An internet juggernaut is once again under legal fire for stealing photos
Right now, Buzzfeed is one of the biggest things on the internet. Every month they churn out mountains of content and rake in billions of page views. Some critics, however, believe it to be unsustainable, especially when a considerable portion of the images they use in their now infamous list articles are used without compensation or proper attribution. Now, they're facing a big lawsuit from a photographer named Kai Eselein. And it's not the first time something like this has happened.
The offending article was originally called, "The 30 Funniest Header Faces," and it had all the makings of a perfect Buzzfeed article. A number at the beginning of the headline as well as a superlative (funniest) to help give it SEO juice. A long stream of images that can be whipped through without thought. Plus, it's pinned to a specific, but very large audience (soccer players and fans) but still has enough of a dumb humor angle to make it appeal to the general public. It's textbook sleazy internet content creation. I'm not going to link to it. You know how to find it if you want to see it.
The problem was that the images were simply ripped from the web. That shouldn't surprise you. It's standard operating procedure at Buzzfeed. Kai saw his image being used and sent a takedown notice to the internet behemoth. They removed the image and changed the title to the 29 Funniest Header Faces. But, Kai realized that his image was now flung across the internet on sites that scrape Buzzfeed's content. It was out in the wild, often without his name attached to it.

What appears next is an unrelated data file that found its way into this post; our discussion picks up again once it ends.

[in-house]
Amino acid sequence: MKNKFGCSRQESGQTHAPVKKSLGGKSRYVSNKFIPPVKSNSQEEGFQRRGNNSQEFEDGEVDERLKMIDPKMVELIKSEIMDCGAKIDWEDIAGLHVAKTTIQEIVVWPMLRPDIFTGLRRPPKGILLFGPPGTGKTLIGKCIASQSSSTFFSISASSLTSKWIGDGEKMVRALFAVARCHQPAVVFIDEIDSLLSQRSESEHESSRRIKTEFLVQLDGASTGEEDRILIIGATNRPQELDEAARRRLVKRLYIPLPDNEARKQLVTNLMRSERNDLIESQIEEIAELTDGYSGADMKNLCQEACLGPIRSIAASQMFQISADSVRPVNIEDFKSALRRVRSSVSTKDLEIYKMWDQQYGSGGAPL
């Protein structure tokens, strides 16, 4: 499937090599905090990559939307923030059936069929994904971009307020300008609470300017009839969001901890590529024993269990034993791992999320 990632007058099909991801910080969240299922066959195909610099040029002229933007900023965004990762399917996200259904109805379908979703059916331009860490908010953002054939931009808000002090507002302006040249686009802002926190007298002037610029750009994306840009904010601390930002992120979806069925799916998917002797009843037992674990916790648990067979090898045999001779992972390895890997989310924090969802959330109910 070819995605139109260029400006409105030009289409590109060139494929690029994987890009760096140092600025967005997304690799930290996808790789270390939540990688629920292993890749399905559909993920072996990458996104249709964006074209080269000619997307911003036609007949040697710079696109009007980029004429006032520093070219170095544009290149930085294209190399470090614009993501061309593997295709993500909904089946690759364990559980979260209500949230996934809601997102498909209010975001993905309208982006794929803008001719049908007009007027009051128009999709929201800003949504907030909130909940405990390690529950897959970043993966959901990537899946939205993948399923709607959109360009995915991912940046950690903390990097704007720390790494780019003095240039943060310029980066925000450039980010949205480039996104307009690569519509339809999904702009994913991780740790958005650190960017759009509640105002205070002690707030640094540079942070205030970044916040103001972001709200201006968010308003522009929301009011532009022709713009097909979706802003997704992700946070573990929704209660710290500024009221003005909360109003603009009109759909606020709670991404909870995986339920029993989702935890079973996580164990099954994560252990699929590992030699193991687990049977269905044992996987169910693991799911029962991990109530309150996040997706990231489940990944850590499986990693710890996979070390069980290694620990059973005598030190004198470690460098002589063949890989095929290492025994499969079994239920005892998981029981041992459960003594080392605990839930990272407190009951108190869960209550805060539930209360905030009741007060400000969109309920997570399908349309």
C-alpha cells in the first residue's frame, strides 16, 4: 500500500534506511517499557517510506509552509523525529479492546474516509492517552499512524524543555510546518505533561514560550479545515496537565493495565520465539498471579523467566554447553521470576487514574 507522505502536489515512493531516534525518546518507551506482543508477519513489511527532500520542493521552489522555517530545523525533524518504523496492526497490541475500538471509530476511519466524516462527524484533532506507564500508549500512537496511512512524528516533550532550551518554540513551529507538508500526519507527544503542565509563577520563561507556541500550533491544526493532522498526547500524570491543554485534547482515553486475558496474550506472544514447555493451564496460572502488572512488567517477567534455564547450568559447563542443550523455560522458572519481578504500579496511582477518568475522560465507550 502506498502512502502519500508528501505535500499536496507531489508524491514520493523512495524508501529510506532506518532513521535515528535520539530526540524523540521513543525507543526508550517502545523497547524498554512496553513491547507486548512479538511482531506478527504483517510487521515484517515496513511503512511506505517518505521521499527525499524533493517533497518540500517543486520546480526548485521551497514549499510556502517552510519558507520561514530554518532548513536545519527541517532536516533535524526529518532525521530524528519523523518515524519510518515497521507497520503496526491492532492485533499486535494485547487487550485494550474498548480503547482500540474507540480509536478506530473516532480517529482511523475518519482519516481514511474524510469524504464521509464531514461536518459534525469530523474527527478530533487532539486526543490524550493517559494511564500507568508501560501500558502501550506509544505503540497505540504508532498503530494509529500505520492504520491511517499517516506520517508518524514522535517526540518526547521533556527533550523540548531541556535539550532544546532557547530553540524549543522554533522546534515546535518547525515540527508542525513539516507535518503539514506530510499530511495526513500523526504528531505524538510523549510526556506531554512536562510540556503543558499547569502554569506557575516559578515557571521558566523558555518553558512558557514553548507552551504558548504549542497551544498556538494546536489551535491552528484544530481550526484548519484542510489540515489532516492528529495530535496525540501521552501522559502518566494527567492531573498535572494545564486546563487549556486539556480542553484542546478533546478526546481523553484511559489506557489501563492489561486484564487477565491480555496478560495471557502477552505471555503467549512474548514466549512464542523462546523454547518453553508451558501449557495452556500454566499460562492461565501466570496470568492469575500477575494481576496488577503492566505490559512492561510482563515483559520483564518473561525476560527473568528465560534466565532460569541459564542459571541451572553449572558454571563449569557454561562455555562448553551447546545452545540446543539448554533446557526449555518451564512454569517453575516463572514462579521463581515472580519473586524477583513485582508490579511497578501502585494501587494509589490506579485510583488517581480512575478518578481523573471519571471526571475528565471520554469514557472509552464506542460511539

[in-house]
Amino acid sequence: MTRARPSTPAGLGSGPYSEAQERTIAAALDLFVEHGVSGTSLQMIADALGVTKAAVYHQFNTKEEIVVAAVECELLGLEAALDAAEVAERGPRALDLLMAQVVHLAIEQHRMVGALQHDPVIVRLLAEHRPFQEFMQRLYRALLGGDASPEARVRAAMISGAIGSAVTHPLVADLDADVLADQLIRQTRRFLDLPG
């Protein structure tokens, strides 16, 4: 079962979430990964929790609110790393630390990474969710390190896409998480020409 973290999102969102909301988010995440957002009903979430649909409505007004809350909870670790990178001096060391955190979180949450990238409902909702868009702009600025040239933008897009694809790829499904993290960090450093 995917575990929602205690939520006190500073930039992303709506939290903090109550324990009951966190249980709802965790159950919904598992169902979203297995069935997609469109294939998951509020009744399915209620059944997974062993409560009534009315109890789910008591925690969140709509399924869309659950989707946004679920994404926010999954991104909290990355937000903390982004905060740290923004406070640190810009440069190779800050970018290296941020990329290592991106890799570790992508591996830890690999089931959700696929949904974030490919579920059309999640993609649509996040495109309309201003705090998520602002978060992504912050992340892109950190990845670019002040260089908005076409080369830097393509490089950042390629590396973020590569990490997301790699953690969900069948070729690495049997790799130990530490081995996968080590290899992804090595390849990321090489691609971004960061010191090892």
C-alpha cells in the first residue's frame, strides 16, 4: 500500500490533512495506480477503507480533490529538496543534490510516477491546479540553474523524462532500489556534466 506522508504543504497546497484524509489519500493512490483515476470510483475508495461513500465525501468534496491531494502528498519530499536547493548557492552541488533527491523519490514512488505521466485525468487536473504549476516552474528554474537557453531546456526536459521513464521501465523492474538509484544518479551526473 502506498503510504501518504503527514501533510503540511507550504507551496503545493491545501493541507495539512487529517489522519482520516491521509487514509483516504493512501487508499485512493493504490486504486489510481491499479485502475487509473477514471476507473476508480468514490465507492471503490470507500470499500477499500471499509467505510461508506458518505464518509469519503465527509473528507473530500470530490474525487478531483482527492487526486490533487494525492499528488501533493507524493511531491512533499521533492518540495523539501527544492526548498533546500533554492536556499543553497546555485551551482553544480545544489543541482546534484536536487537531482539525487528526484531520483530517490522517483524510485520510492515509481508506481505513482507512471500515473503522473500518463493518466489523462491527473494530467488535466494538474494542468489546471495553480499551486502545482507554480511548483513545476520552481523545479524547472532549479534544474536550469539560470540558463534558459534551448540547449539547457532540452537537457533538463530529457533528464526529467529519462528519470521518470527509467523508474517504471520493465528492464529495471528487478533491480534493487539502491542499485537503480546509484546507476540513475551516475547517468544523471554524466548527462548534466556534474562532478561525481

Now comes the lawsuit. The photographer is asking for such a large sum because he says that Buzzfeed isn't just responsible for their own misuse, but for all the other instances of it being stolen.
The debate about this one will likely be extremely heated. As sites like this get bigger and bigger the demand for content becomes unmanageable. Buzzfeed's Jonah Peretti has gone on record to say that making lists like this count as fair use, which seems like a copout. Putting things into a pile doesn't transform the things in the pile. Much of what Buzzfeed is churning out is little more than curated Google image searches.
We'll be interested to see how it plays out for sure, but for now, it's a good reminder about how hard one should think about sharing an image. No one has the right to take your images, but that never has and never will stop them from doing so. So be careful. Especially if you take pictures of cats. At this rate, every single picture of a cat ever taken will end up on Buzzfeed, whether we like it or not.
From: Paid Content